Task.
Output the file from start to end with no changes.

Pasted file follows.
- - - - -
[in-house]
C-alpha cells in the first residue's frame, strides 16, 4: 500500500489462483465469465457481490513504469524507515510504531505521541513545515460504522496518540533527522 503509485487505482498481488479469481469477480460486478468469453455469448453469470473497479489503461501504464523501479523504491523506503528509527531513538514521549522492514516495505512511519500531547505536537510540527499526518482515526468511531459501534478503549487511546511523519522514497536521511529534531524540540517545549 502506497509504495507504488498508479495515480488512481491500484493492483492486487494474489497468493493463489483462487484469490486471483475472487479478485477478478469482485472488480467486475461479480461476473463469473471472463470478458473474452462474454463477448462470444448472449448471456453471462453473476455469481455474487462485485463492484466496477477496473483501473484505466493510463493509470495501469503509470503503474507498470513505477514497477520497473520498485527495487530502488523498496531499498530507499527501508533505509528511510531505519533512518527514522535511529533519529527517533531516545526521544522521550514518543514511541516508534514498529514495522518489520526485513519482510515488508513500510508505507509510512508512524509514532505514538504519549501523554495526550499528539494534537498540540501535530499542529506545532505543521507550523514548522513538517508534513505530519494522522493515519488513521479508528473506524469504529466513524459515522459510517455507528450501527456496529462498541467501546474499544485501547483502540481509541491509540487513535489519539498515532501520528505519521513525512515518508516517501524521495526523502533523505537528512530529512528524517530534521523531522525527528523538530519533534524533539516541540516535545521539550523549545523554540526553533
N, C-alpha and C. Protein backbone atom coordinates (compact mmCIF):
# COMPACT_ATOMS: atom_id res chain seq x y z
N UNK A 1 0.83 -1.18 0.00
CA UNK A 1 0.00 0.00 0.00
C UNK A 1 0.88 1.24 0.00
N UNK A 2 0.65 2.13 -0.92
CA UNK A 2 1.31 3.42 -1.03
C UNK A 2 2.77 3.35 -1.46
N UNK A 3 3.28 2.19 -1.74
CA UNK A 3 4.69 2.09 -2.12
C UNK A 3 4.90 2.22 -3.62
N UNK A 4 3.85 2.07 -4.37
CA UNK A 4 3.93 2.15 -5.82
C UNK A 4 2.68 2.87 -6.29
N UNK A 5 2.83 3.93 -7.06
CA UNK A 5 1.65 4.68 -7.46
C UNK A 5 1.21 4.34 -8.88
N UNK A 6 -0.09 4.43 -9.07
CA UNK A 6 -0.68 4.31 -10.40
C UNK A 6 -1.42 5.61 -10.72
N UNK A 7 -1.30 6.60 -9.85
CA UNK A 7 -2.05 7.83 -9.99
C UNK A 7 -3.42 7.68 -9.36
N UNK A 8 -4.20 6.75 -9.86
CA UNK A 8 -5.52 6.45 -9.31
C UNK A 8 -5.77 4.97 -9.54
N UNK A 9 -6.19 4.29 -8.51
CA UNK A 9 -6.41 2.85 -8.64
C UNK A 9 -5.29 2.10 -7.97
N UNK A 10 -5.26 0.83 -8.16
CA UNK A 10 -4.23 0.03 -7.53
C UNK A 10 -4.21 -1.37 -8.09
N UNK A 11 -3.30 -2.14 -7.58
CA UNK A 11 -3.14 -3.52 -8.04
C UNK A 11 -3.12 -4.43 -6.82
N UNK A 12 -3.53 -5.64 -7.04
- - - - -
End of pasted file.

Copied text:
[in-house]
C-alpha cells in the first residue's frame, strides 16, 4: 500500500489462483465469465457481490513504469524507515510504531505521541513545515460504522496518540533527522 503509485487505482498481488479469481469477480460486478468469453455469448453469470473497479489503461501504464523501479523504491523506503528509527531513538514521549522492514516495505512511519500531547505536537510540527499526518482515526468511531459501534478503549487511546511523519522514497536521511529534531524540540517545549 502506497509504495507504488498508479495515480488512481491500484493492483492486487494474489497468493493463489483462487484469490486471483475472487479478485477478478469482485472488480467486475461479480461476473463469473471472463470478458473474452462474454463477448462470444448472449448471456453471462453473476455469481455474487462485485463492484466496477477496473483501473484505466493510463493509470495501469503509470503503474507498470513505477514497477520497473520498485527495487530502488523498496531499498530507499527501508533505509528511510531505519533512518527514522535511529533519529527517533531516545526521544522521550514518543514511541516508534514498529514495522518489520526485513519482510515488508513500510508505507509510512508512524509514532505514538504519549501523554495526550499528539494534537498540540501535530499542529506545532505543521507550523514548522513538517508534513505530519494522522493515519488513521479508528473506524469504529466513524459515522459510517455507528450501527456496529462498541467501546474499544485501547483502540481509541491509540487513535489519539498515532501520528505519521513525512515518508516517501524521495526523502533523505537528512530529512528524517530534521523531522525527528523538530519533534524533539516541540516535545521539550523549545523554540526553533
N, C-alpha and C. Protein backbone atom coordinates (compact mmCIF):
# COMPACT_ATOMS: atom_id res chain seq x y z
N UNK A 1 0.83 -1.18 0.00
CA UNK A 1 0.00 0.00 0.00
C UNK A 1 0.88 1.24 0.00
N UNK A 2 0.65 2.13 -0.92
CA UNK A 2 1.31 3.42 -1.03
C UNK A 2 2.77 3.35 -1.46
N UNK A 3 3.28 2.19 -1.74
CA UNK A 3 4.69 2.09 -2.12
C UNK A 3 4.90 2.22 -3.62
N UNK A 4 3.85 2.07 -4.37
CA UNK A 4 3.93 2.15 -5.82
C UNK A 4 2.68 2.87 -6.29
N UNK A 5 2.83 3.93 -7.06
CA UNK A 5 1.65 4.68 -7.46
C UNK A 5 1.21 4.34 -8.88
N UNK A 6 -0.09 4.43 -9.07
CA UNK A 6 -0.68 4.31 -10.40
C UNK A 6 -1.42 5.61 -10.72
N UNK A 7 -1.30 6.60 -9.85
CA UNK A 7 -2.05 7.83 -9.99
C UNK A 7 -3.42 7.68 -9.36
N UNK A 8 -4.20 6.75 -9.86
CA UNK A 8 -5.52 6.45 -9.31
C UNK A 8 -5.77 4.97 -9.54
N UNK A 9 -6.19 4.29 -8.51
CA UNK A 9 -6.41 2.85 -8.64
C UNK A 9 -5.29 2.10 -7.97
N UNK A 10 -5.26 0.83 -8.16
CA UNK A 10 -4.23 0.03 -7.53
C UNK A 10 -4.21 -1.37 -8.09
N UNK A 11 -3.30 -2.14 -7.58
CA UNK A 11 -3.14 -3.52 -8.04
C UNK A 11 -3.12 -4.43 -6.82
N UNK A 12 -3.53 -5.64 -7.04